Saturday, September 26, 2009

Star Power

As the fall season heats up, much of the talk has been about what the most well-known names in show business will be doing. Jay Leno is moving to the 10PM slot on television every night, while Ken Burns has a new multi-part series about to hit the PBS airwaves. Meryl Streep, Russell Crowe and Hillary Swank all have new films, while George Clooney has three all by himself. And Broadway is anxiously waiting for "A Steady Rain," featuring the high-wattage pairing of Hugh Jackman and Daniel Craig.

As for me, I've got eye on my favorites, which includes those above as well as any number of other authors, actors and musicians. I want to see how they stretch the limits of their art and branch out into new situations. However I'm also very anxious to see what happens in a similar vein with some of my favorite characters of the 60 second variety, namely Guy, Verizon Test Man and Flo, the Progressive Insurance Gal.

These three characters have become perhaps the most ubiquitous on-camera presence between shows since Madge the Palmolive dishwashing liquid lady and the poor Maytag repairman. But while those figures invariably appeared in the same situations over and over again with minor variations, the three aforementioned icons have been stretching their chops with each new iteration of their commercials. guy and his posse are branching out into new musical styles, while I recently saw Test Guy in hip-high waders. And Flo never ceases to disappoint me with new ways to be perky and retro at the same time.

For the actors who portray these personalities it's likely a mixed blessing. Steady work is steady work, but when a part becomes so identified with you that it's hard to see you in any other role it can be a heavy burden to bear. Just ask Leonard Nimoy, who swore off Spock for years (at least until JJ Abrams asked him to reprise him for the latest incarnation of "Star Trek"). The trick is to figure out how to keep the residual check coming in for lip syncing to a three-chord song about financial woes while getting the audience to take you seriously as Hamlet.

For example, Test Guy is a lot more than a one-trick pony. In real life, he's better known as Paul Marcarelli. Before he struck wireless gold, he appeared in numerous commercials both as an actor and a voiceover artist. A founding member of New York's Mobius Group Productions, Marcarelli produced and performed in works by Eric Bogosian and others. In fact, the group's production of "The Adding Machine," in which he played the lead role, garnered the award for excellence in overall production from the New York International Fringe Festival in 2001. But if you heard him say anything other than "Can you hear me now?" you would likely be surprised.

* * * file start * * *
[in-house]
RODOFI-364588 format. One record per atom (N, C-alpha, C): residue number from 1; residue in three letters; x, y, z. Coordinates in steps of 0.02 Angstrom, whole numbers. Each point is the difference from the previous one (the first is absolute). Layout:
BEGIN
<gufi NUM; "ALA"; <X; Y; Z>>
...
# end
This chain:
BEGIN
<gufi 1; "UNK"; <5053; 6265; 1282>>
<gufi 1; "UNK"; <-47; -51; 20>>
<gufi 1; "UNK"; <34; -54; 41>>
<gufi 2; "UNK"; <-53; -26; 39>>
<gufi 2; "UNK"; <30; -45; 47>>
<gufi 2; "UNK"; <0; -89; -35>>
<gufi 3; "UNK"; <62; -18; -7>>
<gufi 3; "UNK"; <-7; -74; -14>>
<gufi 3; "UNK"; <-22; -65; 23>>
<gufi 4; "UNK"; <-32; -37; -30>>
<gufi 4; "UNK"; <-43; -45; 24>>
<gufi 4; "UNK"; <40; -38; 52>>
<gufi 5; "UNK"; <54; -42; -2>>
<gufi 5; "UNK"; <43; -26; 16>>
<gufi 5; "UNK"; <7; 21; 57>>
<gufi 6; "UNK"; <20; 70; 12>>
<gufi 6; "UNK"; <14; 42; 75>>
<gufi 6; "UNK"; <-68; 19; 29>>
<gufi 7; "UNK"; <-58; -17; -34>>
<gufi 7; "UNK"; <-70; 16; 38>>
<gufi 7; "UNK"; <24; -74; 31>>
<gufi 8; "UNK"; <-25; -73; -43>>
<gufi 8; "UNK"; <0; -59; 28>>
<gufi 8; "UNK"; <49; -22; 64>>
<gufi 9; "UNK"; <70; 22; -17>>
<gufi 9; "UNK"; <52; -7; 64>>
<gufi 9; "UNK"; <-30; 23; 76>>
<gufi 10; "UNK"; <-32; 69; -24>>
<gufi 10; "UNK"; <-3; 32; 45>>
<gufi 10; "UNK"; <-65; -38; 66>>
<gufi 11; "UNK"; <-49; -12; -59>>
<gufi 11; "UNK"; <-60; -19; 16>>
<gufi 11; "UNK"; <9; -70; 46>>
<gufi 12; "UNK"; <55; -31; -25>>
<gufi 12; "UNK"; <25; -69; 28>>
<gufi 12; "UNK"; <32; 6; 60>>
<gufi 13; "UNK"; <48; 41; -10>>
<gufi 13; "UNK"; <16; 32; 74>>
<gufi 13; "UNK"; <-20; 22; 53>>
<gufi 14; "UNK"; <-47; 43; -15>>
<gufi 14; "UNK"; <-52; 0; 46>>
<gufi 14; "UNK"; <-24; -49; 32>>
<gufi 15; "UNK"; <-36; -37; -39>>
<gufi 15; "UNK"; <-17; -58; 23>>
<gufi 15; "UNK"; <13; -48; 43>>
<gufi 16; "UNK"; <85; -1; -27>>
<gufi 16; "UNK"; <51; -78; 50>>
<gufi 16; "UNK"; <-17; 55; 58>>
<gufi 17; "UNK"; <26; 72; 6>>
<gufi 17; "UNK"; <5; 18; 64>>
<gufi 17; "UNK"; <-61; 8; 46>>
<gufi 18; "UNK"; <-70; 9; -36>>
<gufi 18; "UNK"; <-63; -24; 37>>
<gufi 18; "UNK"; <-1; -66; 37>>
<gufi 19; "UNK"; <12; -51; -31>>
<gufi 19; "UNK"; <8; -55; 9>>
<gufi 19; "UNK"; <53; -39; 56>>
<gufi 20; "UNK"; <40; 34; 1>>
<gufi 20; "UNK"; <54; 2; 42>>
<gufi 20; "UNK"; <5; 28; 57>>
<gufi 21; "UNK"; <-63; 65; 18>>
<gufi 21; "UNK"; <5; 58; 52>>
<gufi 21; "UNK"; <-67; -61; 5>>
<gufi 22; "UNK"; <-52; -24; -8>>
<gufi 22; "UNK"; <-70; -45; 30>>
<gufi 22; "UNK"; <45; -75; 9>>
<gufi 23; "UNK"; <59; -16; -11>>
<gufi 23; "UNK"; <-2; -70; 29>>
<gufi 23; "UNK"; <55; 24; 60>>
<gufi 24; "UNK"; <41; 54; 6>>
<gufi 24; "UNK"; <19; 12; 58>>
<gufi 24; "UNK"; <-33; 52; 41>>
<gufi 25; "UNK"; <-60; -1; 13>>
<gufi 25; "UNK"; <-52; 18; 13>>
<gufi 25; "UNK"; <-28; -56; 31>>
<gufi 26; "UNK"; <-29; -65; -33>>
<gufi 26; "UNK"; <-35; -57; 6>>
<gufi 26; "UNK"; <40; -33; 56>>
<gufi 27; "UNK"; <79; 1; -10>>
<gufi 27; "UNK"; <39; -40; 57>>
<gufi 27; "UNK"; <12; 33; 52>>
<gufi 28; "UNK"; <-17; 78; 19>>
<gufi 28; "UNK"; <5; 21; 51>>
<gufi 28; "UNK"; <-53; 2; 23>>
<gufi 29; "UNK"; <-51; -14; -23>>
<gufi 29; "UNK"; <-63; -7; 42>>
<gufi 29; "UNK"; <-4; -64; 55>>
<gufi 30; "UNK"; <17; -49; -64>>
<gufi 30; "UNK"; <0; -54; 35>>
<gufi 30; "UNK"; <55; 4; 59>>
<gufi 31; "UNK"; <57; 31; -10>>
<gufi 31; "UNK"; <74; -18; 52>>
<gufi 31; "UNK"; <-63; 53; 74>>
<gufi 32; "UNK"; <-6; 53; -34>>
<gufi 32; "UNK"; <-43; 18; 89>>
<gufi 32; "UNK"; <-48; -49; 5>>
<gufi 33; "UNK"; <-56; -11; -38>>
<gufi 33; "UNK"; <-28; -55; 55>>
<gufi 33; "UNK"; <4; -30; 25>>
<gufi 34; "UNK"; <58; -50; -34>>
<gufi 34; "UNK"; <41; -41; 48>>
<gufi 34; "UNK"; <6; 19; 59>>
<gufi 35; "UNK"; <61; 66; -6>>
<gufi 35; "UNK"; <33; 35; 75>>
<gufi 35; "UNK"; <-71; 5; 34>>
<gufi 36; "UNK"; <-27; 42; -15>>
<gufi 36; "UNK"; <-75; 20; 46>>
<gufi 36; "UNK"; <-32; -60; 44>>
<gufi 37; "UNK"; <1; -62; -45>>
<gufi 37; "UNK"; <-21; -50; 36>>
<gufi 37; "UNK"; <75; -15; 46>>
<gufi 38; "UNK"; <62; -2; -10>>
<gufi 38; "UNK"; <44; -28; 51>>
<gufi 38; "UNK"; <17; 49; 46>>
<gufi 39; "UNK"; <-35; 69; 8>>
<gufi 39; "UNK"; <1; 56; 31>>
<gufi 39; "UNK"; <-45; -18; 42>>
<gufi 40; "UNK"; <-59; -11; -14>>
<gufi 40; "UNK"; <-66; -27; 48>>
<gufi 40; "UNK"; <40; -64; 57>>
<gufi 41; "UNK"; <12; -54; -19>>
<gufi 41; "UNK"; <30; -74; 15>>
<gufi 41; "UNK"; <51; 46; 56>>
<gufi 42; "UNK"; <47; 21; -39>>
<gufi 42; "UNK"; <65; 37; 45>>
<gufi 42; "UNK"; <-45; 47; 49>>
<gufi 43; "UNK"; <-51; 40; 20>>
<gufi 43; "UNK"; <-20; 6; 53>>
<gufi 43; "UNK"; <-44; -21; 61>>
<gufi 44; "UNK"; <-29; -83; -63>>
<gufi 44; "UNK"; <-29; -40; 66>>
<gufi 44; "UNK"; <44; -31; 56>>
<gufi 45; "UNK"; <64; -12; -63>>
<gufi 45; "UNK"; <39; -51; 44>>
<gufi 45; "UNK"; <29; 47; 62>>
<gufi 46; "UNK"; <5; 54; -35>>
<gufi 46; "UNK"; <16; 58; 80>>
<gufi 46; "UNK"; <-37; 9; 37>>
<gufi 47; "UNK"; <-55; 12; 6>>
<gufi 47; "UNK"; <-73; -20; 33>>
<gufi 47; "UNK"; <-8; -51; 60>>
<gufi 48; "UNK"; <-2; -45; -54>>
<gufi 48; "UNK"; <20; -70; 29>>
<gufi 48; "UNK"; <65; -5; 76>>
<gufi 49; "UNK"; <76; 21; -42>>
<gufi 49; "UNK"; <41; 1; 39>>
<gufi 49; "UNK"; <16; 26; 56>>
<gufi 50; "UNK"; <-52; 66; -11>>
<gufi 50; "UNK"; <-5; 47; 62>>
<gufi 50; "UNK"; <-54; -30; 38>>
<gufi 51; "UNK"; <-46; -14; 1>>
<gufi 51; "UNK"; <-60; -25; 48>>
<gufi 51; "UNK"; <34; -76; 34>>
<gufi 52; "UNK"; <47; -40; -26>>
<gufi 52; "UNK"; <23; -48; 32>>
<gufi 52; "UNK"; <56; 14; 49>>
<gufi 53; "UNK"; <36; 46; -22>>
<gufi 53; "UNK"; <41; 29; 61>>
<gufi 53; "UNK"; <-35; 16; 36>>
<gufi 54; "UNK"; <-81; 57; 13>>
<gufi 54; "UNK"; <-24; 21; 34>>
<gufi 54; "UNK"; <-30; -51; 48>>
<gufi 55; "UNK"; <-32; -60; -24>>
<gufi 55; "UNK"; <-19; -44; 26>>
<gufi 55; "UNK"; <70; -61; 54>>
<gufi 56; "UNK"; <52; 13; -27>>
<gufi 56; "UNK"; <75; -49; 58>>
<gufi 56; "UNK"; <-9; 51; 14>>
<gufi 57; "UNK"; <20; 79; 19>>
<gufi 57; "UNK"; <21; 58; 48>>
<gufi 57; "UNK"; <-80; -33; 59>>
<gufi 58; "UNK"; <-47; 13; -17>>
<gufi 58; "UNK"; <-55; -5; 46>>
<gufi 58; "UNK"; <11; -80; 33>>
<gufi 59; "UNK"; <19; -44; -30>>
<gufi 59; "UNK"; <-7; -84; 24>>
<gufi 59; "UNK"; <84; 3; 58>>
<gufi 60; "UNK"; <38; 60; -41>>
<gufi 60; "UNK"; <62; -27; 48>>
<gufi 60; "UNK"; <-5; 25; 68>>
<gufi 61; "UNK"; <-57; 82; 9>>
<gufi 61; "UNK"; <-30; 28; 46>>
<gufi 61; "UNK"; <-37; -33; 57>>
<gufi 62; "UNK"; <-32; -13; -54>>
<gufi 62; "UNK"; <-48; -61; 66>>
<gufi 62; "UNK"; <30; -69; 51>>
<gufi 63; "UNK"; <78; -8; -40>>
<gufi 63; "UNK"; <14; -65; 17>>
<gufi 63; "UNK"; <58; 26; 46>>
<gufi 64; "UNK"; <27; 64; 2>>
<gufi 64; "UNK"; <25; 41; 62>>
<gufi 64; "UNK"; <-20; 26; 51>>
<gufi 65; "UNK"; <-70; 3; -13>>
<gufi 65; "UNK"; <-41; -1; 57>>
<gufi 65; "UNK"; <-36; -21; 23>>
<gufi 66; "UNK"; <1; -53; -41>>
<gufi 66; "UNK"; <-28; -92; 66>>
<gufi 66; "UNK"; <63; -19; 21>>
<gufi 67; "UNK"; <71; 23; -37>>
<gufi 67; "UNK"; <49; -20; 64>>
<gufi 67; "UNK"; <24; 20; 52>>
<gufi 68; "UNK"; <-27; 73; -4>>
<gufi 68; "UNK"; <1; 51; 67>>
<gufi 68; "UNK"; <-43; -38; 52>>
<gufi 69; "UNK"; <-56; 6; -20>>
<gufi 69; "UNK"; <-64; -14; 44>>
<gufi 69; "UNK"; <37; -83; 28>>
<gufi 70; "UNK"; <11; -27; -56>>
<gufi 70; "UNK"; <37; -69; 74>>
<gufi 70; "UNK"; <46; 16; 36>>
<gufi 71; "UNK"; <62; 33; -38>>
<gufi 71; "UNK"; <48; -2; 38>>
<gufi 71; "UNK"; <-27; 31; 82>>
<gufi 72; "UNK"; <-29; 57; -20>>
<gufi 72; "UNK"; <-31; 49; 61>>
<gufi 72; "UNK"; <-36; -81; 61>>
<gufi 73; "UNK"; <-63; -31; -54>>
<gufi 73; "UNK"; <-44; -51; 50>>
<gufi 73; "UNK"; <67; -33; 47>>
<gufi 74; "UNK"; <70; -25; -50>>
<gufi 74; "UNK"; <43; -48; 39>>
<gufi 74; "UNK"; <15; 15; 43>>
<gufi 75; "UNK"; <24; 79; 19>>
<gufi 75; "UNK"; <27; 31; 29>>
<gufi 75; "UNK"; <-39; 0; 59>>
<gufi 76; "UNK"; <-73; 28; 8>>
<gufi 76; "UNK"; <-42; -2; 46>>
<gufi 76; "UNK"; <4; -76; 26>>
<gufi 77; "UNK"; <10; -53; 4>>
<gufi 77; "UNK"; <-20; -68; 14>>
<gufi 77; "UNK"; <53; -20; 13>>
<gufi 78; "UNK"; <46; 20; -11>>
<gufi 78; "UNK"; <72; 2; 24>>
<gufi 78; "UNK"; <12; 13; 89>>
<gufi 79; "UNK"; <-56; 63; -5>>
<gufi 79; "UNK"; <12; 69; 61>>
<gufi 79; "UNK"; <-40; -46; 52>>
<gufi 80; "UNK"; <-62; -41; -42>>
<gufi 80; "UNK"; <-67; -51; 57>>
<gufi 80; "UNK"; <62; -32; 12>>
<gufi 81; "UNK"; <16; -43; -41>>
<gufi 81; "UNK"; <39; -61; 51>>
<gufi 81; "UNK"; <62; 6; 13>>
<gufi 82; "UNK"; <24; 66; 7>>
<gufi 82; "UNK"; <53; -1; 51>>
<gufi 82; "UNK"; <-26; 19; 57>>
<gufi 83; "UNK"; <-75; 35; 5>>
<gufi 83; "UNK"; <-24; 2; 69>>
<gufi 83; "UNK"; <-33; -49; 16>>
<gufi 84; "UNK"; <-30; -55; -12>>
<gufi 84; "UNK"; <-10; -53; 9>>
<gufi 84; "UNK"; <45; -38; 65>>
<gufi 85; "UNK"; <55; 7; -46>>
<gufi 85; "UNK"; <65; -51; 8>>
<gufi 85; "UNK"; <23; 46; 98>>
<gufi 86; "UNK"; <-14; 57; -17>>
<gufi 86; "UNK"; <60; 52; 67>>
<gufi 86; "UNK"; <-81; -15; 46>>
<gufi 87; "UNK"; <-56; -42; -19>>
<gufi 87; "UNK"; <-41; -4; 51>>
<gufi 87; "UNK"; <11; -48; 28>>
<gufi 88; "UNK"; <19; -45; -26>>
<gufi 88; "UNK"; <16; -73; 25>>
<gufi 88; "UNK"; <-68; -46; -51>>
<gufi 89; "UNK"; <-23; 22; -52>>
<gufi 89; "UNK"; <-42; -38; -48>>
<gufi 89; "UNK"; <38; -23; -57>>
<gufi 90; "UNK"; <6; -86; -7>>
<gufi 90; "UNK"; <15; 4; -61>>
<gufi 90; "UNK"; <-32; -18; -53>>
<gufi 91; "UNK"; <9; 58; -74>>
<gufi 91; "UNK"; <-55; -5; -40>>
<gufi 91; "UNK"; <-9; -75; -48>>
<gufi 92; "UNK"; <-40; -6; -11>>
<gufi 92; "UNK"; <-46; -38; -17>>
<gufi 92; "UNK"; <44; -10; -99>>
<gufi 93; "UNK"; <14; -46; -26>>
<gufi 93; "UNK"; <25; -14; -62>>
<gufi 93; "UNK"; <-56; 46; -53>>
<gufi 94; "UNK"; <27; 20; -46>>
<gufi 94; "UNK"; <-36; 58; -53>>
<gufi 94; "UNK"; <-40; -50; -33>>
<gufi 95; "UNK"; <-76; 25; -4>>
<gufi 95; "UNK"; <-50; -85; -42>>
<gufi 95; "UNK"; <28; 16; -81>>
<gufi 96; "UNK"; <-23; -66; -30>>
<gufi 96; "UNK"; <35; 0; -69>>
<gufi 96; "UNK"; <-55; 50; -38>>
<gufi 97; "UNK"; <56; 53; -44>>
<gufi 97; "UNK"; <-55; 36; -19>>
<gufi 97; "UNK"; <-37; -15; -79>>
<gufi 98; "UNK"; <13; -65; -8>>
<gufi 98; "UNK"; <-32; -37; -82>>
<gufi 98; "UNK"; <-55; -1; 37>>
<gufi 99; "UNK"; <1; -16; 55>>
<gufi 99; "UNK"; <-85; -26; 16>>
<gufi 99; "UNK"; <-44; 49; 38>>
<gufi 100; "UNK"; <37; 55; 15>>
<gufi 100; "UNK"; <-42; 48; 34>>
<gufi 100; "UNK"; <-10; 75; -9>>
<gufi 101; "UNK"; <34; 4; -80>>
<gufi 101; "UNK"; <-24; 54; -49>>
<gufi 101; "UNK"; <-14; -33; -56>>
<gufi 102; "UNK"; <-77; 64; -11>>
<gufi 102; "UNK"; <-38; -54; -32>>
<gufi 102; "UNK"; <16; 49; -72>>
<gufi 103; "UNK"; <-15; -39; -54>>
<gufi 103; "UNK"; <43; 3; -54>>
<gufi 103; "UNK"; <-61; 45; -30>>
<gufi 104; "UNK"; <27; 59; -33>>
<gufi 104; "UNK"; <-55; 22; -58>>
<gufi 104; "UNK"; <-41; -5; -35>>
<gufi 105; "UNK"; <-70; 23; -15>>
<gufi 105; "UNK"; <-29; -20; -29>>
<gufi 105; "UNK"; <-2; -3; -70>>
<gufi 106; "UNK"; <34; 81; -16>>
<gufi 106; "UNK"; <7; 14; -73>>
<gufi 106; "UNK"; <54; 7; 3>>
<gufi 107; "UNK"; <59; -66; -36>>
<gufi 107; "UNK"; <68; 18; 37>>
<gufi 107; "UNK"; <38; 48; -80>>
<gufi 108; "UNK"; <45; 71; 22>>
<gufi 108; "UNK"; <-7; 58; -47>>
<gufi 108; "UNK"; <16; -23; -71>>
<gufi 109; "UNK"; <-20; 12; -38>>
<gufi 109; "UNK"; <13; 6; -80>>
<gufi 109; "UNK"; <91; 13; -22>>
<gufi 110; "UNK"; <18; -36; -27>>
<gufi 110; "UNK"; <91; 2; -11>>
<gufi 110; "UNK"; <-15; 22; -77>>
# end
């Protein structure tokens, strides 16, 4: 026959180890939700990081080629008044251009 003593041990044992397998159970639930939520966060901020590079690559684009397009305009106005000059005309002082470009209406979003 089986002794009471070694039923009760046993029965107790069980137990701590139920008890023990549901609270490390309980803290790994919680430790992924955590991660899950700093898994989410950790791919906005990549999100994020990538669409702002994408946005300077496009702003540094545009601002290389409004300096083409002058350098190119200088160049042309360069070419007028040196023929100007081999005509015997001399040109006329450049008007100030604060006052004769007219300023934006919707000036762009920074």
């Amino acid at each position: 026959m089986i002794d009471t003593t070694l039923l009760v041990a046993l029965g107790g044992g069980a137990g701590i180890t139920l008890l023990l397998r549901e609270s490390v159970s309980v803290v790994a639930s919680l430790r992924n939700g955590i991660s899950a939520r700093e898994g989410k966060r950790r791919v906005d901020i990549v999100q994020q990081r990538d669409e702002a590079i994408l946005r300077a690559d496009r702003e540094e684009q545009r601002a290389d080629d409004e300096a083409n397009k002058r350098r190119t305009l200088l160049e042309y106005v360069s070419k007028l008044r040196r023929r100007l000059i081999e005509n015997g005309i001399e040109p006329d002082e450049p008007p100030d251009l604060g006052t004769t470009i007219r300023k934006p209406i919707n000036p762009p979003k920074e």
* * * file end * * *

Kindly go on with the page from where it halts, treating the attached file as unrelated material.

Then there's Eric Violette. He's the young French Canadian with the curly hair whose credit is so bad he has to drive a used subcompact, be a host in a pirate-themed restaurant and don leggings at a Renaissance festival. In real life he's a graduate of the prestigious National Theatre School in Montreal and is a licensed mesotherapist specializing in Shiatsu. And while he is a musician with his own band, called God Against God, his credit is actually pretty good.

It's no different for Stephanie Courtney. Long before she was cast as Flo, she was a member of famed Los Angeles improv troupe the Groundlings. You can also see her in the movies such as "The Heartbreak Kid" and "Blades of Glory," as well as one of four leads in "Melvin Goes to Dinner." More recently you might have spotted her in a recurring role as a gossipy switchboard operator on the hit show "Mad Men." In none of those, however, was she required to undergo the two hours of hair and makeup it takes to get that brightly painted look that Progressive wants from the retail help in their store.

Still, none of the three are complaining. The constant repetition of their spots means that they are probably seen by far more people than would see them otherwise. Courtesy of their corporate backers, their characters have their own Facebook pages and MySpace profiles. And their popularity has engendered fan clubs and Tee-shirts, something their individual efforts have yet to generate.

That being said, not all commercial icons are stretching the limits of their character this season. Some are strictly background, giving us all ample reason to use the break as an excuse to go to the bathroom. Too many couples are just sitting in those bathtubs by the lake, and PC and Mac need a new routine. And while he may be cute and have a great accent, sometimes a gecko is just a gecko.


Marc Wollin of Bedford rarely watches TV, and then it's more for the commercials than the programs. His column appears regularly in The Record-Review and The Scarsdale Inquirer.

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